wilfred owen

Topics: World War I, Siegfried Sassoon, Poetry, World War II, Wilfred Owen / Pages: 2 (288 words) / Published: Oct 19th, 2013
Wilfred owen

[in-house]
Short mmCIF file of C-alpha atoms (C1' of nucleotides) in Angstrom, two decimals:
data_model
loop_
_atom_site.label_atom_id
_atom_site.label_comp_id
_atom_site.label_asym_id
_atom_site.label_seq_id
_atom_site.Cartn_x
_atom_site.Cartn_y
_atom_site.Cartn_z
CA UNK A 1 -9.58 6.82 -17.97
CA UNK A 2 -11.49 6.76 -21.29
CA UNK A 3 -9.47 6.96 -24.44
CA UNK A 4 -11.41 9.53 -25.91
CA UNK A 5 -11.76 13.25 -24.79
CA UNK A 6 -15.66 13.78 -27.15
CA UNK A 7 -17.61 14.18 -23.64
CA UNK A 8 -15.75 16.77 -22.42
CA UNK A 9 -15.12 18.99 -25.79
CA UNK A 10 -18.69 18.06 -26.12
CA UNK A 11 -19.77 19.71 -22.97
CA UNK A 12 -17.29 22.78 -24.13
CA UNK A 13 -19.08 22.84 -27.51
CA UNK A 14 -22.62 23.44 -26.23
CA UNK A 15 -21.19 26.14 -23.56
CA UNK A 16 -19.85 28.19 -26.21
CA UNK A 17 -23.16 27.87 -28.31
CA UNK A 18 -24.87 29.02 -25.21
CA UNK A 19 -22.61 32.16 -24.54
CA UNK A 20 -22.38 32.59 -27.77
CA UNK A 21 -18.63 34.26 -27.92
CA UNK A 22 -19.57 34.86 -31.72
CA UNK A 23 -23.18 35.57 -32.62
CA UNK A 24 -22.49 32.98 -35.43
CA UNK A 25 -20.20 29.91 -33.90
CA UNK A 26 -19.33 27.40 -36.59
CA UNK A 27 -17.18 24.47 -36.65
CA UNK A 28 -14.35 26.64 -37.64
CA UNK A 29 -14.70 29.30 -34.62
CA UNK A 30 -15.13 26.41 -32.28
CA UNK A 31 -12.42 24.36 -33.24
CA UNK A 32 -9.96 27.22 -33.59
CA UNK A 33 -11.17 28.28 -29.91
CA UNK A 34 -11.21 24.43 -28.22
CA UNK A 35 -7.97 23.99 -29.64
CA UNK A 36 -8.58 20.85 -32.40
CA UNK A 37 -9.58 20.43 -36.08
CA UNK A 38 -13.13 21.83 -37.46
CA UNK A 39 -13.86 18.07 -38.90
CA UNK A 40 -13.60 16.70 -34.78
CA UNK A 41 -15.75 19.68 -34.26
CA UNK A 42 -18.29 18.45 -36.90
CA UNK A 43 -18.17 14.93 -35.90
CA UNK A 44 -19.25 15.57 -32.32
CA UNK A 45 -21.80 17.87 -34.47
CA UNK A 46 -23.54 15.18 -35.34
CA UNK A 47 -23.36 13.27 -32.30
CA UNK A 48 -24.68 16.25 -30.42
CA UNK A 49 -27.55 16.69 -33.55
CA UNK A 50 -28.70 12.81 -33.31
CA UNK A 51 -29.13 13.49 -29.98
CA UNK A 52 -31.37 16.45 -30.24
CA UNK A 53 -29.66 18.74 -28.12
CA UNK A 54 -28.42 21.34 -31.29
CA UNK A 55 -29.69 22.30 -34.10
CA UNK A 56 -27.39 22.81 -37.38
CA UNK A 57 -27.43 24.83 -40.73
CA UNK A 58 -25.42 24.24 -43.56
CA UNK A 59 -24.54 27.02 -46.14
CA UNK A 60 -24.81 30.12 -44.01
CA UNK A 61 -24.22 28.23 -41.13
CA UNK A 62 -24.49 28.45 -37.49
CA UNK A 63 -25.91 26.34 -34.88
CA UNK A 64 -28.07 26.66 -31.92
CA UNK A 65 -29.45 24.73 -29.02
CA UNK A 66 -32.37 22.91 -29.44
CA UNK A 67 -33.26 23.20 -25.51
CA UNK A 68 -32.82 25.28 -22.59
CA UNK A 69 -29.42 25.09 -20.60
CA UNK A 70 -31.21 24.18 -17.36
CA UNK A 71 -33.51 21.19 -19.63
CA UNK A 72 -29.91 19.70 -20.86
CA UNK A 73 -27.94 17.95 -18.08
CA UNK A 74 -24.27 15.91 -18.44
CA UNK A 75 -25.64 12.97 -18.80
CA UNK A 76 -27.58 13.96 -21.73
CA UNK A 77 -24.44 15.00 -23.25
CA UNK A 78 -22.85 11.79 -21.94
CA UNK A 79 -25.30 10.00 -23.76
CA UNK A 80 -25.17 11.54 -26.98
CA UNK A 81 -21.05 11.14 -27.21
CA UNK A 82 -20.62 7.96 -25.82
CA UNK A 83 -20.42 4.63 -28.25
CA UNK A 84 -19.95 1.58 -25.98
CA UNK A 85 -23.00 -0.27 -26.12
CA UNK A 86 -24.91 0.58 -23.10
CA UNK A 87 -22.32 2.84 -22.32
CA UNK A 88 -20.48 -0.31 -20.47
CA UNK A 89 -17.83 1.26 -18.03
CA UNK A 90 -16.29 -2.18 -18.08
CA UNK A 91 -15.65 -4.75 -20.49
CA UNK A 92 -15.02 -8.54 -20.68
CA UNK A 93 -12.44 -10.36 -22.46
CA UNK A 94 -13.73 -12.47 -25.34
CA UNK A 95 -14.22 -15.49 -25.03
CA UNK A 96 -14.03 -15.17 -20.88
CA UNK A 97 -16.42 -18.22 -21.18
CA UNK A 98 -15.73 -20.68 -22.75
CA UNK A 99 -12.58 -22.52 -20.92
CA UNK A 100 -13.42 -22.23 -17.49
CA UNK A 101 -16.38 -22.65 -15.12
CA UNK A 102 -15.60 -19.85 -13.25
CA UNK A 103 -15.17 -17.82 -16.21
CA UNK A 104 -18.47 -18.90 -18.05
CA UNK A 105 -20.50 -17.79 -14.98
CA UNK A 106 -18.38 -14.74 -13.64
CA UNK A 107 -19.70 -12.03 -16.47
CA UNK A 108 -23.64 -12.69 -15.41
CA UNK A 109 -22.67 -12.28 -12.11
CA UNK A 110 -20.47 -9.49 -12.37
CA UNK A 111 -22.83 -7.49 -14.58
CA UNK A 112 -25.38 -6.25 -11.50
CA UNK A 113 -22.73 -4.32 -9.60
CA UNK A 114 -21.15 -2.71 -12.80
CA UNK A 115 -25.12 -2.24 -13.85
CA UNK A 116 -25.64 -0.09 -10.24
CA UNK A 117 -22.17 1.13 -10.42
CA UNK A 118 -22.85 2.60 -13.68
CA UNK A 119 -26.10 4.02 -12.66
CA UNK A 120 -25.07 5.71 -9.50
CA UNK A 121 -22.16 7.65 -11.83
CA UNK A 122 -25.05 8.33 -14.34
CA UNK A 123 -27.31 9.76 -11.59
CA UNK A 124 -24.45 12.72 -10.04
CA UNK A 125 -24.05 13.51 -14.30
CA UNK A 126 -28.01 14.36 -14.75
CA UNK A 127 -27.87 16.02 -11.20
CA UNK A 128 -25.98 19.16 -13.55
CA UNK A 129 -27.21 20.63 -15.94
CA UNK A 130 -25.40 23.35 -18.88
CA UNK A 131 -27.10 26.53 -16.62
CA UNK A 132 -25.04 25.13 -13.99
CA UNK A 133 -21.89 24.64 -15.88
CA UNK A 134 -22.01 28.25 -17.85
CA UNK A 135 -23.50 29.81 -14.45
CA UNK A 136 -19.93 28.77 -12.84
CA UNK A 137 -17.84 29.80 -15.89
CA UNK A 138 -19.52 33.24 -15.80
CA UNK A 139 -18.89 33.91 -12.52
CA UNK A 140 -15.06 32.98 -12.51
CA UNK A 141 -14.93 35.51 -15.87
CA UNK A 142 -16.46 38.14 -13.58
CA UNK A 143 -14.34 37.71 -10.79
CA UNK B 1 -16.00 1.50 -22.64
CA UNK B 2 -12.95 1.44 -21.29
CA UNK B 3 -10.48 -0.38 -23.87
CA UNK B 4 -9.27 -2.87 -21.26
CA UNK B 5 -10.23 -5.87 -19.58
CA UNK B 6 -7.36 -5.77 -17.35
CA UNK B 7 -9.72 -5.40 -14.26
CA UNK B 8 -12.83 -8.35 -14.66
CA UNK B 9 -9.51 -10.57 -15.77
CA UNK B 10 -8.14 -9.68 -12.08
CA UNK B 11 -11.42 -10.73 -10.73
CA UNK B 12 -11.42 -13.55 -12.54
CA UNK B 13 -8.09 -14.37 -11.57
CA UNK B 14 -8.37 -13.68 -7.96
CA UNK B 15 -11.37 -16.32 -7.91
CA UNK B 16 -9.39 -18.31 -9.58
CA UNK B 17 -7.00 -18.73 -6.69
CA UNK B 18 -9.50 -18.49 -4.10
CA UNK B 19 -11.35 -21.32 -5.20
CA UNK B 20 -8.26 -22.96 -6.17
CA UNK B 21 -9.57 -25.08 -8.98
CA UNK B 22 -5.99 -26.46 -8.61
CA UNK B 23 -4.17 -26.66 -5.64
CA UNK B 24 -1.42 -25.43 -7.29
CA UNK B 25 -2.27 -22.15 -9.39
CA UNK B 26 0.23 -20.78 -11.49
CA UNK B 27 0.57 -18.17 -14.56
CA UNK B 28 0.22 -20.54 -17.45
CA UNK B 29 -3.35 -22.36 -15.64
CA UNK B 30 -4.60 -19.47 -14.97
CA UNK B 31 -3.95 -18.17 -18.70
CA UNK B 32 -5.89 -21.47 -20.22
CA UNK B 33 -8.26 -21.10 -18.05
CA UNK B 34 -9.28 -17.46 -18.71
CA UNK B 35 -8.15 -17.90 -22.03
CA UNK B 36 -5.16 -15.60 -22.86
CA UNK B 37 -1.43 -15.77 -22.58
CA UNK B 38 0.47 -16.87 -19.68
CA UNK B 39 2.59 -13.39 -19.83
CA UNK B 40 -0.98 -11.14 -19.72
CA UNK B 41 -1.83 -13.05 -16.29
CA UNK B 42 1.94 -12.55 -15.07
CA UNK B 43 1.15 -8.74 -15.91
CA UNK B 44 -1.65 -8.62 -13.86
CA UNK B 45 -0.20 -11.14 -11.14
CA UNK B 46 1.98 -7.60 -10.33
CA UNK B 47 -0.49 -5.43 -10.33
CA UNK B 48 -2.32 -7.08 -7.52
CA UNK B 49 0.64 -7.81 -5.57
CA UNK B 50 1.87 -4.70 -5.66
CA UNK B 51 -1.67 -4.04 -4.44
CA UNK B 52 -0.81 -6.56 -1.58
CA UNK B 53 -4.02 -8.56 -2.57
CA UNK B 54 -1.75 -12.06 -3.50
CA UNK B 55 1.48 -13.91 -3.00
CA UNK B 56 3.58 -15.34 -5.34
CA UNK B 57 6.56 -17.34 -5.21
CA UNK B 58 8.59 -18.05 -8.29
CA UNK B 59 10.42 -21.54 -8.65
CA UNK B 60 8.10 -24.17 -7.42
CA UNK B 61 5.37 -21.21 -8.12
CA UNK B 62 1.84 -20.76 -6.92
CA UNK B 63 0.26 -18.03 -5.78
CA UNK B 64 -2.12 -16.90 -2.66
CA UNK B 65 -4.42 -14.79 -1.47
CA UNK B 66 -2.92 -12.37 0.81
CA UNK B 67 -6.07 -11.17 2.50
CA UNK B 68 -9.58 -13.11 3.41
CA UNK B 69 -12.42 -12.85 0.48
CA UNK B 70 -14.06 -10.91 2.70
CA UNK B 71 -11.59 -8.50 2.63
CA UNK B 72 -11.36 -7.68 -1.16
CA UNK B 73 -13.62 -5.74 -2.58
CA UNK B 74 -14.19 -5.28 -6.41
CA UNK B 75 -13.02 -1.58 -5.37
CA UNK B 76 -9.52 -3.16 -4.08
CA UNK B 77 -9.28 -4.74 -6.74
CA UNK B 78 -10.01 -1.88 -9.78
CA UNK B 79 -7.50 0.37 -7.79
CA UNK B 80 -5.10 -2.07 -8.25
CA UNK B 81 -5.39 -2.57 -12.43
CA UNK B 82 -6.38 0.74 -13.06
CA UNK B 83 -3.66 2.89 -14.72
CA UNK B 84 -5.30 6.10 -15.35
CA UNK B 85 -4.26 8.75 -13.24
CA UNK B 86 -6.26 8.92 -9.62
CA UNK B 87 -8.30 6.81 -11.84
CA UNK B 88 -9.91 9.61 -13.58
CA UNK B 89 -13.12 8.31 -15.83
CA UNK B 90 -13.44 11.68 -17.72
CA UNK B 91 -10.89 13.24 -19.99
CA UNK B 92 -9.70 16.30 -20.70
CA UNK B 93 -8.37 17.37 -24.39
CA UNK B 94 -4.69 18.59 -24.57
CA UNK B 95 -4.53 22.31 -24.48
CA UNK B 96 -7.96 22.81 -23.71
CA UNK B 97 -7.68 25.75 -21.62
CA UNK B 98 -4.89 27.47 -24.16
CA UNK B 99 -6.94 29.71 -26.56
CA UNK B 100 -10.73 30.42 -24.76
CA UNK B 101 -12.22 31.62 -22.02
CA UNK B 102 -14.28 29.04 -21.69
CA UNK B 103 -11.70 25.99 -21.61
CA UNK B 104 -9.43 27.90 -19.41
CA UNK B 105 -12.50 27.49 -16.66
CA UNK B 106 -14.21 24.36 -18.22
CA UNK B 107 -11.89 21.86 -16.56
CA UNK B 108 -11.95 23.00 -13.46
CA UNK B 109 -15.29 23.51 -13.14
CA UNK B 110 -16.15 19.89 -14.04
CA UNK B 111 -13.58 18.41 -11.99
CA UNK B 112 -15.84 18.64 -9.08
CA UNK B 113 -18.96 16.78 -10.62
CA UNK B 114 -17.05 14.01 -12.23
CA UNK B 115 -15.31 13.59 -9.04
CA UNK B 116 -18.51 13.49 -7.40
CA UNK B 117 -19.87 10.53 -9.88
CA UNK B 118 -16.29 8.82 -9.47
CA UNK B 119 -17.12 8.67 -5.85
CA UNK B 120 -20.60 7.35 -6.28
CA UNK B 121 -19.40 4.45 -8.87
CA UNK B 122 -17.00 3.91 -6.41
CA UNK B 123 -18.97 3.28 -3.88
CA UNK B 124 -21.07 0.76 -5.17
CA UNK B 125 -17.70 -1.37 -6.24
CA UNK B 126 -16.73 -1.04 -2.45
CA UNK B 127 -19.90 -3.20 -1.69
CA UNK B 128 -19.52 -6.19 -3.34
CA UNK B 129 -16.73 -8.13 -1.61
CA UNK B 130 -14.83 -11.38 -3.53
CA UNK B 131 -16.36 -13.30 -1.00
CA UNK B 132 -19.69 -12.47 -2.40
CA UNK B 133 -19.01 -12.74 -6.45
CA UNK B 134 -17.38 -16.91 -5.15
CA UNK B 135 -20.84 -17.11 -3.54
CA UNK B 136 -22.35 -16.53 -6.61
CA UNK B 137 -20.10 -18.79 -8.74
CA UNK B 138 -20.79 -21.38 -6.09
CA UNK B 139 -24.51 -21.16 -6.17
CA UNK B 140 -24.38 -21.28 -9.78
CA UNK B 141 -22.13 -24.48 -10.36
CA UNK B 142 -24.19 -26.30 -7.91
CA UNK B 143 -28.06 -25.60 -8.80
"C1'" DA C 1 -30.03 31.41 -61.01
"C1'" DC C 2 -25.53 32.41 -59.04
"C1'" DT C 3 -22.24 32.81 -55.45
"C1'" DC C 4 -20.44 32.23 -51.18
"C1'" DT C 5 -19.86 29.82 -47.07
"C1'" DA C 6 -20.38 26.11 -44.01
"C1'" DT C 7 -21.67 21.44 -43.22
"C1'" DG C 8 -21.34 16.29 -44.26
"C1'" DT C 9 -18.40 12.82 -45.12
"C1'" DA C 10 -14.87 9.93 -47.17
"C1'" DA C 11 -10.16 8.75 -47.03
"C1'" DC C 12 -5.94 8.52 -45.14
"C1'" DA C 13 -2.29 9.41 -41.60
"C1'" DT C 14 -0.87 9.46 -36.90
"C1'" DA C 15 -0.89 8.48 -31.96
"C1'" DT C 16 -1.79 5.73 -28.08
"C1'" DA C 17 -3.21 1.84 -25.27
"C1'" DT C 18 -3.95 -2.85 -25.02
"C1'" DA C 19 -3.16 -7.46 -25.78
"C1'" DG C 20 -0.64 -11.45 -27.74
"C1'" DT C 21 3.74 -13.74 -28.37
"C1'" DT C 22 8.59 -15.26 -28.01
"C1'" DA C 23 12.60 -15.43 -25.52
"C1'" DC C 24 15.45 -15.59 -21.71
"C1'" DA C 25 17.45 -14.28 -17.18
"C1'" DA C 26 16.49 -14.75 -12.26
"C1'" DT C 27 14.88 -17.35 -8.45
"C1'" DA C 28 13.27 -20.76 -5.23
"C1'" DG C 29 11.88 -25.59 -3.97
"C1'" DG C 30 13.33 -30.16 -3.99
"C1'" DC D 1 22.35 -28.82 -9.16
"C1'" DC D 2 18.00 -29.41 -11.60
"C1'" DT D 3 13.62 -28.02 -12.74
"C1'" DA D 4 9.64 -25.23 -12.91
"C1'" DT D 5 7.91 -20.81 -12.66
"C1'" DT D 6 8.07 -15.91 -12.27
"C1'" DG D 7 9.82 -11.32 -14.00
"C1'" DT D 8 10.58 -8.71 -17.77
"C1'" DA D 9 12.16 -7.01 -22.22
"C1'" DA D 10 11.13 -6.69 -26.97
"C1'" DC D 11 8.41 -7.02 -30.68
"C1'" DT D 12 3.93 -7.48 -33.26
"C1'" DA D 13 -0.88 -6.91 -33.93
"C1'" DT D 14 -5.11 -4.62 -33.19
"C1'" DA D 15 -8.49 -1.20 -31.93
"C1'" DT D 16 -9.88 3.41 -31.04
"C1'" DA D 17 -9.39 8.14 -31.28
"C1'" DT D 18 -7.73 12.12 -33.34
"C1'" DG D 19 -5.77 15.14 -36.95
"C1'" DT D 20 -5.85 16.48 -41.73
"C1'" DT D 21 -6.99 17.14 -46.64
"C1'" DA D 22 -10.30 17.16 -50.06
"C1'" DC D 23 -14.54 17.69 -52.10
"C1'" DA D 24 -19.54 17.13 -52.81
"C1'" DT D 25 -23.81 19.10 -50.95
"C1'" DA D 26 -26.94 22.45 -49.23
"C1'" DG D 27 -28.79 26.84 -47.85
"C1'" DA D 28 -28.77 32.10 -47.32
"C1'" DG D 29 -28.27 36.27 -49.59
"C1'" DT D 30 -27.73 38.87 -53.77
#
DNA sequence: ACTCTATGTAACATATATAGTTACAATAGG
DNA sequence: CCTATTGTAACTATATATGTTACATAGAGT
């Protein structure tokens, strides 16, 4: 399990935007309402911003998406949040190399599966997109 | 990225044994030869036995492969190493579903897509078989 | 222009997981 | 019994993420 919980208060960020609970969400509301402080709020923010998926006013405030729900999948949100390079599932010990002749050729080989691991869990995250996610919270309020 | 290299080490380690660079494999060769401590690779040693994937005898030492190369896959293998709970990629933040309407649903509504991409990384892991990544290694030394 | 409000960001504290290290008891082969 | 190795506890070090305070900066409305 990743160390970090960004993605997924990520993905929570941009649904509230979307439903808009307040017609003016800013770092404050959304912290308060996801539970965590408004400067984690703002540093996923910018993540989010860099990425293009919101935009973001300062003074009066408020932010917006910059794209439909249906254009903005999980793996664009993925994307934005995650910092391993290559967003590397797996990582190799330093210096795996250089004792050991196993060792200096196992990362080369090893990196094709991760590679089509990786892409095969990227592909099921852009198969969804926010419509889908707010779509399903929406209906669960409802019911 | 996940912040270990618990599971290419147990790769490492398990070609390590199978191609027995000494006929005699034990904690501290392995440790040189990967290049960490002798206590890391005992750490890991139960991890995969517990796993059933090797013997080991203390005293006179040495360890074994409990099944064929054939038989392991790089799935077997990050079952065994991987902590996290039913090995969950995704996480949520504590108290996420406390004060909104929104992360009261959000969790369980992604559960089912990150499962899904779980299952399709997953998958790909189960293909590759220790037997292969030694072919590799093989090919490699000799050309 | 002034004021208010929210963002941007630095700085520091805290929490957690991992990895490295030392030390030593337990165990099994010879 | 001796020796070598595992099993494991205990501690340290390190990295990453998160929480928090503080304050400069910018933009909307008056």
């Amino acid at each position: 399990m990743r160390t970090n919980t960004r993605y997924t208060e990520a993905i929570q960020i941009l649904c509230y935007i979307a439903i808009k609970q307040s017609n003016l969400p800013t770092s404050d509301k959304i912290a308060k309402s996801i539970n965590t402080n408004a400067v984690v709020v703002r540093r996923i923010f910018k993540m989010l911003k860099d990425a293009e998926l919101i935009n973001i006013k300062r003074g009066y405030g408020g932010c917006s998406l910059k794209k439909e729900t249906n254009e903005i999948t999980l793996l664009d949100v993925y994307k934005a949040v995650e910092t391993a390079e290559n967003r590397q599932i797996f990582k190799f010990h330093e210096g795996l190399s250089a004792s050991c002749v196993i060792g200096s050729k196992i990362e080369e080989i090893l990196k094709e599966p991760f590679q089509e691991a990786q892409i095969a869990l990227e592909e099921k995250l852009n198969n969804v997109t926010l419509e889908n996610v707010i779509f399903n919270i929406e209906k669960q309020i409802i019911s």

Wilfred Edward Salter Owen MC (18 March 1893 – 4 November 1918) was an English poet and soldier, one of the leading poets of the First World War. His shocking, realistic war poetry on the horrors of trenches and gas warfare was heavily influenced by his friend Siegfried Sassoon, and stood in contrast both to the public perception of war at the time and to the patriotic verse. On 21 October 1915, he enlisted in the Artists' Rifles Officers' Training Corps. For the next seven months, he trained at Hare Hall Camp in Essex. On 4 June 1916 he was commissioned as a second lieutenant (on probation) in the Manchester Regiment. Initially, he held his troops in contempt for their loutish behavior and in a letter to his mother described his company as "expressionless lumps". However, his imaginative existence was to be changed dramatically by a number of traumatic experiences. He fell into a shell hole and suffered concussion; he was blown high into the air by a trench mortar, and spent several days lying out on an embankment in Savy Wood amongst (or so he thought) the remains of a fellow officer. Soon afterwards, Owen was diagnosed as suffering from neurasthenia or shell shock and sent to Craig Lockhart War Hospital in Edinburgh for treatment. It was while recuperating at Craig Lockhart that he met fellow poet Siegfried Sassoon, an encounter that was to transform Owen's life. Owen is regarded by historians as the leading poet of the First World War, known for his war poetry on the horrors of trench and gas warfare. He had been writing poetry for some years before the war, himself dating his poetic beginnings to a stay at Broxton by the Hill, when he was ten years old.

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